Ok, I haven't finished this book yet. It contains reviews of 73 books of juvenile and young adult fiction. And I am reading and re-reading books as I go along. But so far I'm not impressed. We begin with a tried and true classic:A Wrinkle in Time, by Madeline L'Engle. I loved this book, the first time I read it and the third time through. And I went eagerly to Lizzie Skurnick's essay about it immediately upon finishing. My hopes for Deep Insights were dashed: Not only was the essay shallow and f [...]

    19. Snail in Danger (Sid) Nicolaides on said:

      Someone in the What's the Name of That Book? group here on helped me remember that Secret Lives was the book I had read ages and ages ago and forgotten the name of. I did a little poking around and realize that that book had been recently mentioned by the author of this book in an NPR interview. The premise sounded interesting, so I snagged this at the library.So, there's a kernel of usefulness here. I enjoyed the refresher of the books I'd read in the past, and discovered a few that I think ar [...]

    20. Inge on said:

      I was very excited to read this book. It's fantastic premise: revisiting the books you loved (or loved to hate) as a child or teen. I read the uncorrected proof, so I am going to give this book the benefit of the doubt and assume that the finished copy wasn't such a hot mess. (I have read many ARCs, and not once have I seen one with so many typos and garbled sentences. It's kind of hard to read a book that calls Cecily Von Ziegesar's books "Gossip Girls", especially since she is a contributor to [...]

    21. Lori W on said:

      I really liked this book. I loved reminiscing about old favorites (hello Judy Blume, Cynthia Voigt, and that old favorite, Summer of My German Soldier!), remembering books I wanted to read but never got around to (if only existed when I was a pre-teen!), and books I have never heard of, but now want to read. The summaries and analysis are insightful and entertaining, although sometimes I wish they were a bit longer.My quibbles are all in the details. Skurnick has a great conversational style, b [...]

    22. Sarah on said:

      This was an interesting book, and I definitely enjoyed it, but I think I enjoyed it most as a gateway to rediscovering books I loved when I was 10, but hadn't read in nearly two decades, or to finding books I had somehow never heard of nor read.Outside of its use as a gateway, Shelf Discovery was a bit problematic. The essays about books I hadn't read were often too short to really give me any sort of feel for the book. Also, I know this came from an internet column, but I think it really could [...]

    23. Sara on said:

      I was a fan of Lizzie Skurnick's Fine Lines column on Jezebel, and I was SO EXCITED when I found out there was going to be a book!I read a good portion of the books written about in Shelf Discovery, and I remember seeing a lot of the ones I didn't at the library. My favorite thing about reading this was the relief I felt learning that I wasn't alone in drooling over the food descriptions in Wilder's Little House books or wishing I had a cormorant feather skirt like the one described in Island of [...]

    24. Andrea on said:

      Such a great idea--such a disappointment. While hearing Lizzie Skurnkick discuss her book on a radio program I was thrilled to hear a pretty hard hitting feminist talke about loving some of the same books I did. I had hope that moms and girls might find some great recommendations in this work. While some of the book discussed are girlhood classics others are not worth reading. Skurnick's language is off putting reminding me of Erasmus' comment that "words can . . . disfigure thought," and are wh [...]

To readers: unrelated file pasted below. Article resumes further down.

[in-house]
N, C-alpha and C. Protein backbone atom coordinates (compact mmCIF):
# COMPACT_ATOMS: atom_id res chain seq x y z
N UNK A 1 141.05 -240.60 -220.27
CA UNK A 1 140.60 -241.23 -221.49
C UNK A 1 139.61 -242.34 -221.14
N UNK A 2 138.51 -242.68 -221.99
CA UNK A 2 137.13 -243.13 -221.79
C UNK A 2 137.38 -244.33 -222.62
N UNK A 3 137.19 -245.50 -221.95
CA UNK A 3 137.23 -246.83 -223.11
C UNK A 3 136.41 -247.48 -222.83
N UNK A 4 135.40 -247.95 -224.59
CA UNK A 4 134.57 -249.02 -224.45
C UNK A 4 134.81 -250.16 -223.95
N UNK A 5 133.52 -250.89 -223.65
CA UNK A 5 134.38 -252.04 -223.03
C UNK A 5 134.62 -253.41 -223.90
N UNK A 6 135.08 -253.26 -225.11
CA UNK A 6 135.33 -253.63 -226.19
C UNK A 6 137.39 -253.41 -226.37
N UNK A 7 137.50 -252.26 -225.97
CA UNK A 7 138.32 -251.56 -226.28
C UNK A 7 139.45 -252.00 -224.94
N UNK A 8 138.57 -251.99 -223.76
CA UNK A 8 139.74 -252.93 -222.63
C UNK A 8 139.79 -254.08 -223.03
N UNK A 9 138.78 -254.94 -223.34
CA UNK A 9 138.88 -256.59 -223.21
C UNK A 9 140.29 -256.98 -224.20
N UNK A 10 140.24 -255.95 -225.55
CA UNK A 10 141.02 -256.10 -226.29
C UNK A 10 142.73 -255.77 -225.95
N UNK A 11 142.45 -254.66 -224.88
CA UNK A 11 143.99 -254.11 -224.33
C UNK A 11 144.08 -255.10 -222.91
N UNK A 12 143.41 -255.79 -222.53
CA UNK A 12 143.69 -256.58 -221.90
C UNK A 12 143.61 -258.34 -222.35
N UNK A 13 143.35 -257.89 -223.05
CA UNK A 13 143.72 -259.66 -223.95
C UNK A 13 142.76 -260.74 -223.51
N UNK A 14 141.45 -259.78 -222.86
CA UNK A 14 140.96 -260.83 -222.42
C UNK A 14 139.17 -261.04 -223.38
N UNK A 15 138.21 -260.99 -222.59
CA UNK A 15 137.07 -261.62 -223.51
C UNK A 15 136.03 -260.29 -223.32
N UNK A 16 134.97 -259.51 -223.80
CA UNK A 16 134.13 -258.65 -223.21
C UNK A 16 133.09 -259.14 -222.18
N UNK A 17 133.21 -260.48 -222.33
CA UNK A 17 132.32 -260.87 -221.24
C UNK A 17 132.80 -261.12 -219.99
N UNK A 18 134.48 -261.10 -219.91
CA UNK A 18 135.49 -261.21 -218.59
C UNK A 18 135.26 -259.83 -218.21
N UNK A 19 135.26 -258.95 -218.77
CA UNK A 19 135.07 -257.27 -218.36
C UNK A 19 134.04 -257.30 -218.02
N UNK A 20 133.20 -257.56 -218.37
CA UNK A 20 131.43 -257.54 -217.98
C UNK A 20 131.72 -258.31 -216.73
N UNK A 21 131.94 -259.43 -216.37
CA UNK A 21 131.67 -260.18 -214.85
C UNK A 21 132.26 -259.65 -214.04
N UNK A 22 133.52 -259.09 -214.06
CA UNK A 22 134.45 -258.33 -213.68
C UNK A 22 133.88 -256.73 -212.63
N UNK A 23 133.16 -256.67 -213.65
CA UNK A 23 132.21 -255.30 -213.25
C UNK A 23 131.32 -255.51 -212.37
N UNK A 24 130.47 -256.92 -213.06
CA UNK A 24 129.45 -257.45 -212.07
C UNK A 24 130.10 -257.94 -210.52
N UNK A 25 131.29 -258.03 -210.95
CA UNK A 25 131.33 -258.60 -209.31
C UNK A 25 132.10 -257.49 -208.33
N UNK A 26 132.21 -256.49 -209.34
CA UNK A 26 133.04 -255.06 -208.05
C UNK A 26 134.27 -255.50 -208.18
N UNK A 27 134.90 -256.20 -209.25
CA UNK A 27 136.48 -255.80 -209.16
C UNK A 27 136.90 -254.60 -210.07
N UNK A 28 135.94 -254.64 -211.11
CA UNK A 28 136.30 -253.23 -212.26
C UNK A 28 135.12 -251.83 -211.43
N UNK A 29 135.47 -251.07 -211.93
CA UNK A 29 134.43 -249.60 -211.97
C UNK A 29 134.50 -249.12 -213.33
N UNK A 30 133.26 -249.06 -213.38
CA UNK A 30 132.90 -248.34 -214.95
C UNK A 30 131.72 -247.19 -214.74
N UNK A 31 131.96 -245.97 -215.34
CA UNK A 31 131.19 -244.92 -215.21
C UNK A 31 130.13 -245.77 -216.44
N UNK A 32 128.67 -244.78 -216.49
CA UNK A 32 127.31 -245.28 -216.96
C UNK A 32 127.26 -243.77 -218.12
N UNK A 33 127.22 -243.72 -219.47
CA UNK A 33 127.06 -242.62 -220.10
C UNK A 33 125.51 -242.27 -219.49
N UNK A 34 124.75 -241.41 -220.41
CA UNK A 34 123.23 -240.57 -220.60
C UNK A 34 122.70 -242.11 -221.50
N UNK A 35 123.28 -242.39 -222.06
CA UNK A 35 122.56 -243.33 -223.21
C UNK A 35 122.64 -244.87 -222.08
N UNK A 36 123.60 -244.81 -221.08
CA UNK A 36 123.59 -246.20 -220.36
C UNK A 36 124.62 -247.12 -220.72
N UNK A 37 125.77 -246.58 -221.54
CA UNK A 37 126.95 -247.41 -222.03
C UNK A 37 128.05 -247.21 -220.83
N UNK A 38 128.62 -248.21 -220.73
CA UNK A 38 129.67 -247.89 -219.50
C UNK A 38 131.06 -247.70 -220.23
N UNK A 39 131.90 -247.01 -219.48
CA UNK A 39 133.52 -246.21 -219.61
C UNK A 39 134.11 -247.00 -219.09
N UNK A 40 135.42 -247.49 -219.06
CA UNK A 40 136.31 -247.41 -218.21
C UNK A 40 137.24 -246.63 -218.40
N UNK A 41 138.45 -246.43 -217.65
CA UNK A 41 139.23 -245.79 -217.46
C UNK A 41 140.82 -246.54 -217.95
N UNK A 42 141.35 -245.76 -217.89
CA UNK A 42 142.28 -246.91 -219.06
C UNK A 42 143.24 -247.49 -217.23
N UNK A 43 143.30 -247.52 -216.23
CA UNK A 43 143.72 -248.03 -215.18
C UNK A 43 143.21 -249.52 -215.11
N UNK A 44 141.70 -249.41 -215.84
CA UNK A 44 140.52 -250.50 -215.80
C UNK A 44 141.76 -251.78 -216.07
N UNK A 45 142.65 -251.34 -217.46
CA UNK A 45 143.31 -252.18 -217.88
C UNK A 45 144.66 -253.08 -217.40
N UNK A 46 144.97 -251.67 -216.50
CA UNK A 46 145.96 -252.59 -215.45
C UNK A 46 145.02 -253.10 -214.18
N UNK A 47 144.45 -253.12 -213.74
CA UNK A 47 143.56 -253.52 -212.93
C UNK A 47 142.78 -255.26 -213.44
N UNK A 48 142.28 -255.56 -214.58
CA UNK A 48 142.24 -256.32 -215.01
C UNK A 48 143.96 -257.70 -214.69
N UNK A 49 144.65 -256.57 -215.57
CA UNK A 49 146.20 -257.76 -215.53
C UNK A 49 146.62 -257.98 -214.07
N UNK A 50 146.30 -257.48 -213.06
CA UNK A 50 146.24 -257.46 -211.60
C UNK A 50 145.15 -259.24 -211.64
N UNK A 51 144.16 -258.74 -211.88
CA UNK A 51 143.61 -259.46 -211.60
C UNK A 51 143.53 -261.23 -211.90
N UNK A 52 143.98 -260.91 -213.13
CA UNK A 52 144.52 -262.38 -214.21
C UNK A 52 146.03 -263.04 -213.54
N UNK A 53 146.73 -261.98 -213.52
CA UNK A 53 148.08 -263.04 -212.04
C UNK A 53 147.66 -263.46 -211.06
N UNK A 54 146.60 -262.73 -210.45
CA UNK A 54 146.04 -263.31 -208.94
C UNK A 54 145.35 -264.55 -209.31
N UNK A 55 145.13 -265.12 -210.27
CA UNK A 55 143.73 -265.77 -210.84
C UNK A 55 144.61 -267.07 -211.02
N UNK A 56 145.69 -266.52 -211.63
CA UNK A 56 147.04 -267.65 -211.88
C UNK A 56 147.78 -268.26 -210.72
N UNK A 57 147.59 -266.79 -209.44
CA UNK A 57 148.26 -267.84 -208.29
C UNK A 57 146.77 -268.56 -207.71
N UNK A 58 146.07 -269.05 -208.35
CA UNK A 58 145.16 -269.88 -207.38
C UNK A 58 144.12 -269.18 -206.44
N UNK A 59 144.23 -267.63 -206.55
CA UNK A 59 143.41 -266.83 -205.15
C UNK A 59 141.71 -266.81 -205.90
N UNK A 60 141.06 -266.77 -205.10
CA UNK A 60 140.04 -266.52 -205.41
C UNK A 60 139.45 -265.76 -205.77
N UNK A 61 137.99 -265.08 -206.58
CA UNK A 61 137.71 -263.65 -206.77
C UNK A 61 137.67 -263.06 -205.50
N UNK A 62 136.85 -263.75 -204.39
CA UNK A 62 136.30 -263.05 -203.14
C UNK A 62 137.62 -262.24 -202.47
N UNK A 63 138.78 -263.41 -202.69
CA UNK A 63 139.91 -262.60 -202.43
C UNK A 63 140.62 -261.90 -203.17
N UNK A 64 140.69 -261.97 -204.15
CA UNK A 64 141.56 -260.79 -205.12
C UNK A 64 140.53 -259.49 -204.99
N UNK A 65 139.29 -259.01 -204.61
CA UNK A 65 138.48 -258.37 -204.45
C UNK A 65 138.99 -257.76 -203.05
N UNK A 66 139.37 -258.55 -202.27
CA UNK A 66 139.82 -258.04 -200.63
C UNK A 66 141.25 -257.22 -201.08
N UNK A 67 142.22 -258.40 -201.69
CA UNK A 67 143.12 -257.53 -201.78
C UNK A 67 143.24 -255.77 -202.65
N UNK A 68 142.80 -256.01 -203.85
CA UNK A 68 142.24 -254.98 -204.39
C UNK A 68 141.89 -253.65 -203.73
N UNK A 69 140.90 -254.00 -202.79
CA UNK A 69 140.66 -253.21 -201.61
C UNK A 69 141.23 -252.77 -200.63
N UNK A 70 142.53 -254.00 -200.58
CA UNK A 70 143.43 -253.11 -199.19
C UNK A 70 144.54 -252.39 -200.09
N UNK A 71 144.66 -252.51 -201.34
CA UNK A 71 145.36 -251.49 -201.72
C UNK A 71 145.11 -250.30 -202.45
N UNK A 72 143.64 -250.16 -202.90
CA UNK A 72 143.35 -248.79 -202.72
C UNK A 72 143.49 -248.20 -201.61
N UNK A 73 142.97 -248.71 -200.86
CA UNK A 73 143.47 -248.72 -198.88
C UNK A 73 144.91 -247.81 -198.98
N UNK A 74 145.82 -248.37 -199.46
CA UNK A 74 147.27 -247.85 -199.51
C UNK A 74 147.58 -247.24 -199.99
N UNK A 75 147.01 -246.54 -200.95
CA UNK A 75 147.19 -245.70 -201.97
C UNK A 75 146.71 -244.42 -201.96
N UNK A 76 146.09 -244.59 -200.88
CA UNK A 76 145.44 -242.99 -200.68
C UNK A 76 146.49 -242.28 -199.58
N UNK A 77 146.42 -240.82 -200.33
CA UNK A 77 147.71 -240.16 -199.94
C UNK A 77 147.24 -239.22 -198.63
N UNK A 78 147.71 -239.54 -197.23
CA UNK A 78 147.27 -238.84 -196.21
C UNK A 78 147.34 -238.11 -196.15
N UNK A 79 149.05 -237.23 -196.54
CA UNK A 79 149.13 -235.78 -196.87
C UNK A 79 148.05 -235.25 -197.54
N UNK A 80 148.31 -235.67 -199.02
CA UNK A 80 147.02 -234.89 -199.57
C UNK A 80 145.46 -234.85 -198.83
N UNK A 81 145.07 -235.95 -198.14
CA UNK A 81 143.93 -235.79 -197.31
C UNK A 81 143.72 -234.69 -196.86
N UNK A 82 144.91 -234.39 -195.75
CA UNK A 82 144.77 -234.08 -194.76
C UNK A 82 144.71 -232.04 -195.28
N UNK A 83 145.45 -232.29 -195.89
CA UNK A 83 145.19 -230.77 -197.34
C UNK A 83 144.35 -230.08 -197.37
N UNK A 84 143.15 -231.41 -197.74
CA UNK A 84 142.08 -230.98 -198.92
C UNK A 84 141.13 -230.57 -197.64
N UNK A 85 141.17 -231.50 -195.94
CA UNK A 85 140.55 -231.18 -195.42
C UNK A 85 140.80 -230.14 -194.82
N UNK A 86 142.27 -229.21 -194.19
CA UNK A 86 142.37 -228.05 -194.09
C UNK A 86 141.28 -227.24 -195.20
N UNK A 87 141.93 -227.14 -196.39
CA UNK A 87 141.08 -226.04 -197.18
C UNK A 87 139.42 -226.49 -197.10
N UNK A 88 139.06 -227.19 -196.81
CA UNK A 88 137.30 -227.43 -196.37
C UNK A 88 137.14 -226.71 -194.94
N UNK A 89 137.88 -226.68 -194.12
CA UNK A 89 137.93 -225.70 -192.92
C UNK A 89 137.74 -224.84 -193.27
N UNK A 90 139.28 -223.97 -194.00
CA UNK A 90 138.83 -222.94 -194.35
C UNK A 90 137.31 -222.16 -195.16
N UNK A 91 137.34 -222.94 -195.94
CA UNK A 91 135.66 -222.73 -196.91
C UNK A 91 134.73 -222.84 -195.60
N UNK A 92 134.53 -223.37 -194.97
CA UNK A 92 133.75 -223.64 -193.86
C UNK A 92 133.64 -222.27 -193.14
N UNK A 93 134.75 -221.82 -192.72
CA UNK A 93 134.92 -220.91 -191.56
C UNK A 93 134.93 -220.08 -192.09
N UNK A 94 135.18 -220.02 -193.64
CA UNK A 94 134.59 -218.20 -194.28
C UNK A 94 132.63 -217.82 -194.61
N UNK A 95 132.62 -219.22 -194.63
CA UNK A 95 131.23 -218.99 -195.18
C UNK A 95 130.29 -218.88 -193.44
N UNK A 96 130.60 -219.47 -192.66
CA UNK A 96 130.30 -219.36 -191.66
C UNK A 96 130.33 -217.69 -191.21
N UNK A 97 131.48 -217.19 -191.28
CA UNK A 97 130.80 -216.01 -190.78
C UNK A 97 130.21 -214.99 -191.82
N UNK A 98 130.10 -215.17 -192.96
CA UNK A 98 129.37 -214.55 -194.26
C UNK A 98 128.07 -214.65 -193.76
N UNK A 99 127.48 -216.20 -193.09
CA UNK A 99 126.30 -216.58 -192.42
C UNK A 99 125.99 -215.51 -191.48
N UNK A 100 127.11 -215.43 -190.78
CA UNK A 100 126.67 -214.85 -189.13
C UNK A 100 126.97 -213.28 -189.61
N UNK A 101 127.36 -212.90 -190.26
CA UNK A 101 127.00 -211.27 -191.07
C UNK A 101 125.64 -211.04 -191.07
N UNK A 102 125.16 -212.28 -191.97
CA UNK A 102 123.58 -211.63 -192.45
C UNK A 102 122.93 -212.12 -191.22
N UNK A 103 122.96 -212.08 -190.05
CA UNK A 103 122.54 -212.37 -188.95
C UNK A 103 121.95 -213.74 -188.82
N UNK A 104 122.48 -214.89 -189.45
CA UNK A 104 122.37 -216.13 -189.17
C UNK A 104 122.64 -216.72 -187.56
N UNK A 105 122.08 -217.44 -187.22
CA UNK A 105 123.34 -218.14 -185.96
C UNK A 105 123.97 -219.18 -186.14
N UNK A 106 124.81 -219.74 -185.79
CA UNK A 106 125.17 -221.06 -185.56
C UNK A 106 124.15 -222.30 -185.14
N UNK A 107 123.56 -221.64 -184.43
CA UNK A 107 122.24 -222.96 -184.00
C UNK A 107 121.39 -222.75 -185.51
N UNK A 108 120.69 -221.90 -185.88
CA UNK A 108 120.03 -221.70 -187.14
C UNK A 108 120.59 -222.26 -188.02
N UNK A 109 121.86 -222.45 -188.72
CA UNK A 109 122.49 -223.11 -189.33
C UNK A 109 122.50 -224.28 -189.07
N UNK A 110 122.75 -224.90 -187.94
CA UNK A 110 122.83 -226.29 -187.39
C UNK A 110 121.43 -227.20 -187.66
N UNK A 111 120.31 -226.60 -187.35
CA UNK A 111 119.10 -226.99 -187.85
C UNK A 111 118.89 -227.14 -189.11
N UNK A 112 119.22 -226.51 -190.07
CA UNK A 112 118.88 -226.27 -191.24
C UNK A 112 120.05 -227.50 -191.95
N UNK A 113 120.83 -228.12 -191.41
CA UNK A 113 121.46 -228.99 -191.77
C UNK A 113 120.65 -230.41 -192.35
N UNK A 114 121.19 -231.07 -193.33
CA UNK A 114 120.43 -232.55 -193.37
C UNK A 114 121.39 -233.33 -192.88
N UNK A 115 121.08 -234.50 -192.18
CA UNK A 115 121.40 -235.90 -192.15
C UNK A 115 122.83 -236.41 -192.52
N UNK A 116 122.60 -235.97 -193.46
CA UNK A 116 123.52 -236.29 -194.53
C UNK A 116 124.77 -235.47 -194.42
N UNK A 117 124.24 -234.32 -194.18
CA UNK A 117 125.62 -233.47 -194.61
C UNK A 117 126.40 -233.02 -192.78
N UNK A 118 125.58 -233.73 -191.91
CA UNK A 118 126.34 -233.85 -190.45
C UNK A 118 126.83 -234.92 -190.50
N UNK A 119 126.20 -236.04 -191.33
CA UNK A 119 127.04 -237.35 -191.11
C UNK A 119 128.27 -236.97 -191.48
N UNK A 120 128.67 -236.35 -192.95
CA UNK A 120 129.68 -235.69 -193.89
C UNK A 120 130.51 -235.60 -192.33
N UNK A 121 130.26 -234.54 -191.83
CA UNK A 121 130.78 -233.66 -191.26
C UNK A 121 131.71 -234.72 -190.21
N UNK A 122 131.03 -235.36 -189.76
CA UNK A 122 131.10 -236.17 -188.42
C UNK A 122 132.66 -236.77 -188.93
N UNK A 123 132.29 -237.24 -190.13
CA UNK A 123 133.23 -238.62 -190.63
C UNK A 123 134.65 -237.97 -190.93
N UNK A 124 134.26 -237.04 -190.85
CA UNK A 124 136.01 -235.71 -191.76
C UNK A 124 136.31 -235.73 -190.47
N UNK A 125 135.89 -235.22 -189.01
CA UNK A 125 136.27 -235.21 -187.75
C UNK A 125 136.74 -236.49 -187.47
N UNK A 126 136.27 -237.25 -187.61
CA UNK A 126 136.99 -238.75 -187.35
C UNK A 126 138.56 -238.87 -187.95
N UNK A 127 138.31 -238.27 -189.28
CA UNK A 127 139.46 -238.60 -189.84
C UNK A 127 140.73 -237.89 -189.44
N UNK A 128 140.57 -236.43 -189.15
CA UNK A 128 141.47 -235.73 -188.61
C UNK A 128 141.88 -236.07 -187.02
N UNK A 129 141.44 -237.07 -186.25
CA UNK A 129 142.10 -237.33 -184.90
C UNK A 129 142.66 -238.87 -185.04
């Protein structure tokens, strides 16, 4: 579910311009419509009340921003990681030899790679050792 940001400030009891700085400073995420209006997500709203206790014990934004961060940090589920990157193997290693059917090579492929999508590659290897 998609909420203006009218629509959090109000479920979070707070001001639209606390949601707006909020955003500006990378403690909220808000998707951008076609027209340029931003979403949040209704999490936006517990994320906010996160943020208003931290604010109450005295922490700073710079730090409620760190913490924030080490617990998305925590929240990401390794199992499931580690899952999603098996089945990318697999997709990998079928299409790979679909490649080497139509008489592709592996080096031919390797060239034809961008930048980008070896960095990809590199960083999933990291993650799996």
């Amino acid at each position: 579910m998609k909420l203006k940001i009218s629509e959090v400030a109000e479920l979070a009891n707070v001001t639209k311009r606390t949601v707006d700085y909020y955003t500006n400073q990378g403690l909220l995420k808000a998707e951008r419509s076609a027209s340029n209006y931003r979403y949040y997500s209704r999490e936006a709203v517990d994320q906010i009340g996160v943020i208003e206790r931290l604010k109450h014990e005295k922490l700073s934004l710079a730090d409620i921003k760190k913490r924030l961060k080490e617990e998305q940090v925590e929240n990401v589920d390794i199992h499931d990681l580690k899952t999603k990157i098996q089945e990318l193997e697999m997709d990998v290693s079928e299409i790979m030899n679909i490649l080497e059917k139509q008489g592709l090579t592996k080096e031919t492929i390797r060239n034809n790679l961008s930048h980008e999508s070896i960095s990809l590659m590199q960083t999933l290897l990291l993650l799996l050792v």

25. Alex Templeton on said:

      This book was awesome. It's a collection of short essays on books that, if you were a female child or adolescent reader in the '70s or '80s, you knew and loved. There were books discussed that I haven't thought of or read in years, and so many of them sounded so good I've decided that I have to give up adult literature for awhile in order to reread a stack of awesome books from my childhood. Well, I probably won't quite do that, but I will say a trip to the Strand is in order. But really, if you [...]

    26. Kathleen on said:

      I liked reading this book. Much of it resonated with my experiences as a child and young adult. It also made me want to revisit some books I've neglected, and to pick up a few that I've never read. But I also found quite a few errors in the book, some of which made me exclaim out loud. For instance, in discussing Louisa May Alcott's An Old-Fashioned Girl, Skurnick says that Polly burned her bangs off. Um, no. That's one of the most well-known scenes from Little Women, and unless Skurnick has som [...]

    27. Agatha Donkar on said:

      THERE IS SO MUCH CLASSIC YA FICTION I HAVEN'T READ YET, HOLY CRAP.t. brought this back from ALA and loaned it to me, and I just burned right through it. Not much more than a sub-genre-broken-down list of classic YA and kids' books, but man, it was a blast to read. There's so much I want to go read (and re-read) now.

    28. Fran on said:

      I started out enjoying this book, but then lost interest. Lots of memories and some interesting insights, but probably would have found the reviews more interesting as the separate pieces they were originally.

    29. Linda on said:

      This book brought back memories of tons of books I loved growing up in the 70's-80's. Anyone who loves Madeleine L'Engle as much as I did rocks!! This is a must read for girls born between 1960-1970.

    30. Patti on said:

      What an interesting book! I'm around the same age as the author and her contributors, so much of what they read, I have read. Reading this book is like watching "Freaks & Geeks"--it COMPLETELY takes you back to being a teen girl, and all we read, whether we understood it or not.